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Economist says ‘calm down’ about looming bacon shortage

Contradictory production and economic factors at play in market will take some time to play out.

Amid popular reports of a possible bacon shortage, many consumers wonder what the future holds for their favorite cut of pork. However, the future of U.S. bacon supplies isn’t clear enough for consumers to panic about a potential shortage in 2020, according to a Texas A&M AgriLife Extension Service economist.

Dr. David Anderson, Texas AgriLife Extension economist in College Station, Texas, quoted musician Taylor Swift in saying we “need to calm down” when talking about numerous reports of a bacon shortage in 2020 that could be based more on expectations than current reality.

“I’m just not convinced yet that these reports aren’t sensationalizing the situation a bit at this point,” he said. “There are contradictory production and economic factors at play in the market, and I think it will take some time to play out.”

As U.S. consumers' love for bacon grows, so does the demand, but demand is also growing elsewhere in the world, he noted.

Exports to China have increased significantly since an outbreak of African swine fever led to large-scale culling of China’s swine herd. Growing exports of half-carcasses of U.S. pork to China are fueling concerns that U.S. supplies of pork bellies -- the cuts that provide bacon -- may not keep up with domestic demand.

Anderson said China's demand for U.S. pork is a new factor that will weigh heavily on the market for the foreseeable future, but according to Anderson and a recent U.S. Department of Agriculture report, U.S. production and cold storage supplies are setting decades-long records.

“The long-term expectation is for big exports to China, but that is relative to the record amounts of pork we are producing today and have in storage,” he said. “Pork prices are extremely cheap here and are competitively priced in China, even with the current tariff.”

Bacon supply on ice

Anderson said cold storage stocks of pork bellies are the highest he has on record going back to 1973. USDA reported that pork bellies in cold storage were up 34% from last year, reaching 40.7 million lb., compared to 30.4 million lb. in 2018.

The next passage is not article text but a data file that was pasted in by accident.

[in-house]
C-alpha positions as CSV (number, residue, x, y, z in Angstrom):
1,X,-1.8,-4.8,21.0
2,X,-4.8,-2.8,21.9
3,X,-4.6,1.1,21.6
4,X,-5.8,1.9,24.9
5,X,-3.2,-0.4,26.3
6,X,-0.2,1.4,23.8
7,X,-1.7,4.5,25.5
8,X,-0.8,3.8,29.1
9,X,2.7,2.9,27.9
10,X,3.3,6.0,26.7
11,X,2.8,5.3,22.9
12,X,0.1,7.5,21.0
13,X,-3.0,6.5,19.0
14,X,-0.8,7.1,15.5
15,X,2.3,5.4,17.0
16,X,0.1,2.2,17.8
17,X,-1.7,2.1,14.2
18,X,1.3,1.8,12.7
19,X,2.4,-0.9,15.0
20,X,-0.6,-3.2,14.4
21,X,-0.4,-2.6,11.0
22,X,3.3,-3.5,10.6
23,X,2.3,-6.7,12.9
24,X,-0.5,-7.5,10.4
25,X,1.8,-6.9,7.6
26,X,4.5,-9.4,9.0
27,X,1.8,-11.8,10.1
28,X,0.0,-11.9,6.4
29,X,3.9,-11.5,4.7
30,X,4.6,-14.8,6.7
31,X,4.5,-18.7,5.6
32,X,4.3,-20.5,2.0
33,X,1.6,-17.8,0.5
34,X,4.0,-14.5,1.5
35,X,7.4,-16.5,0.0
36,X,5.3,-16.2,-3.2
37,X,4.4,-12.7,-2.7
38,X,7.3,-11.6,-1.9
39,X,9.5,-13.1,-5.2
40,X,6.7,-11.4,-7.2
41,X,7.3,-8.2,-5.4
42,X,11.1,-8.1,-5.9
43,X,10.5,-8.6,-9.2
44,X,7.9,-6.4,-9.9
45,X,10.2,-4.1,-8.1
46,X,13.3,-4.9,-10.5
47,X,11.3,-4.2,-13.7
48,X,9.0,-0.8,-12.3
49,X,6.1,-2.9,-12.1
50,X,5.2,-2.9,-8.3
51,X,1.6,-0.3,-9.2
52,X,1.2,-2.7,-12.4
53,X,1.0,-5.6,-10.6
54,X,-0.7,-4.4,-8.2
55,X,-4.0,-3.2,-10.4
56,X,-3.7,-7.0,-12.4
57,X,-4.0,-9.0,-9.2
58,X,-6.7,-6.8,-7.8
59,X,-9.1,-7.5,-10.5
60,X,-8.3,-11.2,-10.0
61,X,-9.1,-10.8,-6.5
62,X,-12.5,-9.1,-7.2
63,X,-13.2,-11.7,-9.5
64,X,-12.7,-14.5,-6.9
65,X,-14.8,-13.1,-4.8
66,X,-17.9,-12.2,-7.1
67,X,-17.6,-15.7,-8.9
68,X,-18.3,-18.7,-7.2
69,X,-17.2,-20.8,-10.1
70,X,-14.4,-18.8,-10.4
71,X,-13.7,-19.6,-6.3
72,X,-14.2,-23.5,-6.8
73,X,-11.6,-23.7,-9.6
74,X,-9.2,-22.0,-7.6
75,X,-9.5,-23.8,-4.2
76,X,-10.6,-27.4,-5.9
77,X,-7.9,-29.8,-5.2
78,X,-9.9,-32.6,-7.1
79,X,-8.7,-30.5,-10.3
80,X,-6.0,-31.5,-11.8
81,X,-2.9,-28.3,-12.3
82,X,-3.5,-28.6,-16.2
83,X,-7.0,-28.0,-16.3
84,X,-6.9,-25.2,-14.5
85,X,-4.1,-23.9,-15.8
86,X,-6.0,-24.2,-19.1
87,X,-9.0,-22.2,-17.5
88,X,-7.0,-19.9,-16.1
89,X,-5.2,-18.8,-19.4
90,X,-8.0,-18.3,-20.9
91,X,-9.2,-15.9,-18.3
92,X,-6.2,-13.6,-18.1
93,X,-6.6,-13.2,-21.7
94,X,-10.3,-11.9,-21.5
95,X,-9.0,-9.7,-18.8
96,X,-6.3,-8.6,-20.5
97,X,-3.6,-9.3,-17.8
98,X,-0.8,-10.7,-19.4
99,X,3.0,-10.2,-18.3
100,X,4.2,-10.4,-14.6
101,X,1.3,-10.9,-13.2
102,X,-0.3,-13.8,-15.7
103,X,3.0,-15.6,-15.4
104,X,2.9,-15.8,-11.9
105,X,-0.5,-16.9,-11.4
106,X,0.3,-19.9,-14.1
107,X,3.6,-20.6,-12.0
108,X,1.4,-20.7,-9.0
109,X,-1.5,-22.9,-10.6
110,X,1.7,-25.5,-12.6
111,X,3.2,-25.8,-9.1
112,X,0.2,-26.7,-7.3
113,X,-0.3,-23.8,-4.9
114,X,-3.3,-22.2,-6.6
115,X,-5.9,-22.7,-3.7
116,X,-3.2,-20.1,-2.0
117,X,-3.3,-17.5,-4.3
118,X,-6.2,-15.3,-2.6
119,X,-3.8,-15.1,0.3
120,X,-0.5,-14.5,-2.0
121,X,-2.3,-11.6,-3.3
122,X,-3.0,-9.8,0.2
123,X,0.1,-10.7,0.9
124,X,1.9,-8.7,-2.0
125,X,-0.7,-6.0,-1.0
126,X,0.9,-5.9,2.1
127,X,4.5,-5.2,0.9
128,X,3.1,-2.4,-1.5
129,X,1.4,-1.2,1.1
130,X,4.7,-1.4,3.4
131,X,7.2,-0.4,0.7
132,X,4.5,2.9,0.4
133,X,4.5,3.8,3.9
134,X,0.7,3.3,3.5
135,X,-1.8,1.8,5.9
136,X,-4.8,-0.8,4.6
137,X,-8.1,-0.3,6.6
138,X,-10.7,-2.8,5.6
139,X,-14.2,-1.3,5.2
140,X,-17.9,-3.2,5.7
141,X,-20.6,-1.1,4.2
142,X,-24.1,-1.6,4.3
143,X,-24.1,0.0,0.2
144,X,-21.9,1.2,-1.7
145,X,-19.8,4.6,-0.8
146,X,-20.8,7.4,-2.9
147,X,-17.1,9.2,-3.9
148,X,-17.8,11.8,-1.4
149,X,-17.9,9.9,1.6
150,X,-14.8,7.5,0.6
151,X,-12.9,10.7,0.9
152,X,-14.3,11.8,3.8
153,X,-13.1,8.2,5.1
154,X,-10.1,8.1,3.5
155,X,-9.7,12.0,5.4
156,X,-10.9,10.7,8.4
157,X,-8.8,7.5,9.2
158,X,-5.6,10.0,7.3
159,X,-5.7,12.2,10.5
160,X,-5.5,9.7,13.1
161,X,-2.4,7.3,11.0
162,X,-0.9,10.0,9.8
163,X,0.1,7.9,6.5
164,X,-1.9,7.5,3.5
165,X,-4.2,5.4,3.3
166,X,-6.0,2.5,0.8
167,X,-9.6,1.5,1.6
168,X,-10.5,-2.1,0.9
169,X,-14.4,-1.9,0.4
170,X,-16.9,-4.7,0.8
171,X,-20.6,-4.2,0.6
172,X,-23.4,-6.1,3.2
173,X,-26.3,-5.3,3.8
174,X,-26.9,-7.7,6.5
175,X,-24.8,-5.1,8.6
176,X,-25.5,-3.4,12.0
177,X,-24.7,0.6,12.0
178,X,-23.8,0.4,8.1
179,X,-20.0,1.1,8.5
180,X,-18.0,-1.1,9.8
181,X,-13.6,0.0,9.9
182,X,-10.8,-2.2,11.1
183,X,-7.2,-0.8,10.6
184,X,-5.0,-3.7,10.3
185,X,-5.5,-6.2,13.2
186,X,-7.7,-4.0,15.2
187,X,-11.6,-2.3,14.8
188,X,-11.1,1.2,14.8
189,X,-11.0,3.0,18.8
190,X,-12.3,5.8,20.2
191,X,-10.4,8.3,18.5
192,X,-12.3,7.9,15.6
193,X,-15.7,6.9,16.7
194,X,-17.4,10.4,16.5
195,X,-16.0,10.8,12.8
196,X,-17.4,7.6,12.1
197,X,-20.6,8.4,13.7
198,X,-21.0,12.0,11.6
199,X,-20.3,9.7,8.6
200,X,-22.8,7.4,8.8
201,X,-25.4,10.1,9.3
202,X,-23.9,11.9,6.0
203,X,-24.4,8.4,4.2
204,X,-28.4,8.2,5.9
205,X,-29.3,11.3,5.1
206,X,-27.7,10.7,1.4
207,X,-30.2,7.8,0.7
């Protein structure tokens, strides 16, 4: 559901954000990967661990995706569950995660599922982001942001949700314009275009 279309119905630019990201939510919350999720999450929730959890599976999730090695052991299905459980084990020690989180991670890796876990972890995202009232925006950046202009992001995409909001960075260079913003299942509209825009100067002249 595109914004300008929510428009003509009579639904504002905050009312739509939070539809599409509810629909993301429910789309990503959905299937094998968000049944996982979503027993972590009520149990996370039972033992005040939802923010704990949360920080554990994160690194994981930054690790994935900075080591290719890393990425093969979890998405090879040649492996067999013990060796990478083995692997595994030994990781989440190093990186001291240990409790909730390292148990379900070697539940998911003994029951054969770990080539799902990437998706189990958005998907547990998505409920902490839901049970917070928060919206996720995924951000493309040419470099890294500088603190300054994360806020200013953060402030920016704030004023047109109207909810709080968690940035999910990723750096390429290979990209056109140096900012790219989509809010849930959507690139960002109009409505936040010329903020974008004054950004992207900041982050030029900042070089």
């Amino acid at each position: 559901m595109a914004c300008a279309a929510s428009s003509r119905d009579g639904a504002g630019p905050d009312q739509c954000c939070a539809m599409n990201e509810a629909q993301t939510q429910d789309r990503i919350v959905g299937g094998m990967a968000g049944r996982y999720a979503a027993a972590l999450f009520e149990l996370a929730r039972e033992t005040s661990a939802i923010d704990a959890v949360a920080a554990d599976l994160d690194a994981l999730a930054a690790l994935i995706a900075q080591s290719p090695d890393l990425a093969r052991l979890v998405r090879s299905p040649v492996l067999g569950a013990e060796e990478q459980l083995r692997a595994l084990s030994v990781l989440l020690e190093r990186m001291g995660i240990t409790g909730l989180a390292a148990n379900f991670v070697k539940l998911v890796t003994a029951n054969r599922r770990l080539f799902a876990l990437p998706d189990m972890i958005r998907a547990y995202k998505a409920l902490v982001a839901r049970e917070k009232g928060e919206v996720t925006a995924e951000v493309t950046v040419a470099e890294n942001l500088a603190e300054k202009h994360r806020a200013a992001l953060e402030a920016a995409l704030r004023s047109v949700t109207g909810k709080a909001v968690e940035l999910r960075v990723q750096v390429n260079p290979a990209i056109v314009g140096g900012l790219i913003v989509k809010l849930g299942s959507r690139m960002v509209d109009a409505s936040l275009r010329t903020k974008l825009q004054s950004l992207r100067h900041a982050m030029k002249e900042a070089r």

It's worth noting that cold storage stocks are typically low in September, he said.

China's demand for pork hasn’t let up and has led to prices so high that U.S. pork is competitive despite a 62% tariff. Exports have increased steadily as China culled around half of its swine herd and continues to struggle with controlling African swine fever.

Meanwhile, demand for pork bellies in U.S. markets has continued to grow as bacon has become a staple in many households, Anderson said.

The National Pork Board reported that U.S. consumption of bacon increased 2.4% from 2001 to 2013, with Americans consuming about 1.1 billion servings of bacon annually.

Pork belly is found on 8.7% of U.S. menus -- a 59% increase in the number of restaurants serving products from the cut since 2014. Bacon is served in seven out of 10 U.S. restaurants.

The Pork Board report also indicated that increased demand for bacon over the last few decades is due to its growing appeal beyond breakfast.

“We’re producing more and more hogs here at home, and pork bellies are only one cut, but we have to remember America’s appetite for bacon,” Anderson said. “Bacon is on everything these days.”

Rollercoaster market

Anderson said cold storage holdings could indicate that bacon-producing companies and restaurants are building supplies in case there is a shortage and prices begin to rise, but he also noted that large belly stocks are related to record hog and pork production.

Expectations for a shortage and subsequent price increases, rising exports to China, the ongoing trade dispute, how African swine fever continues to affect China’s swine herd, U.S. production and stockpile levels add to the commodity’s uncertain future and, ultimately, market volatility.

Anderson said pork belly prices have been “on a roller coaster for a while now” -- well before Chinese supplies became a factor.

For now, Anderson expects that U.S. pork exports to China will continue to grow as the Chinese continue to deal with swine fever.

“All these stories could be true in the future, even though they appear to be at odds with what is going on with production,” he said. “We’ll just have to wait and see if export growth is larger than production growth to the point it cuts into domestic supplies and causes prices to rise here at home.”

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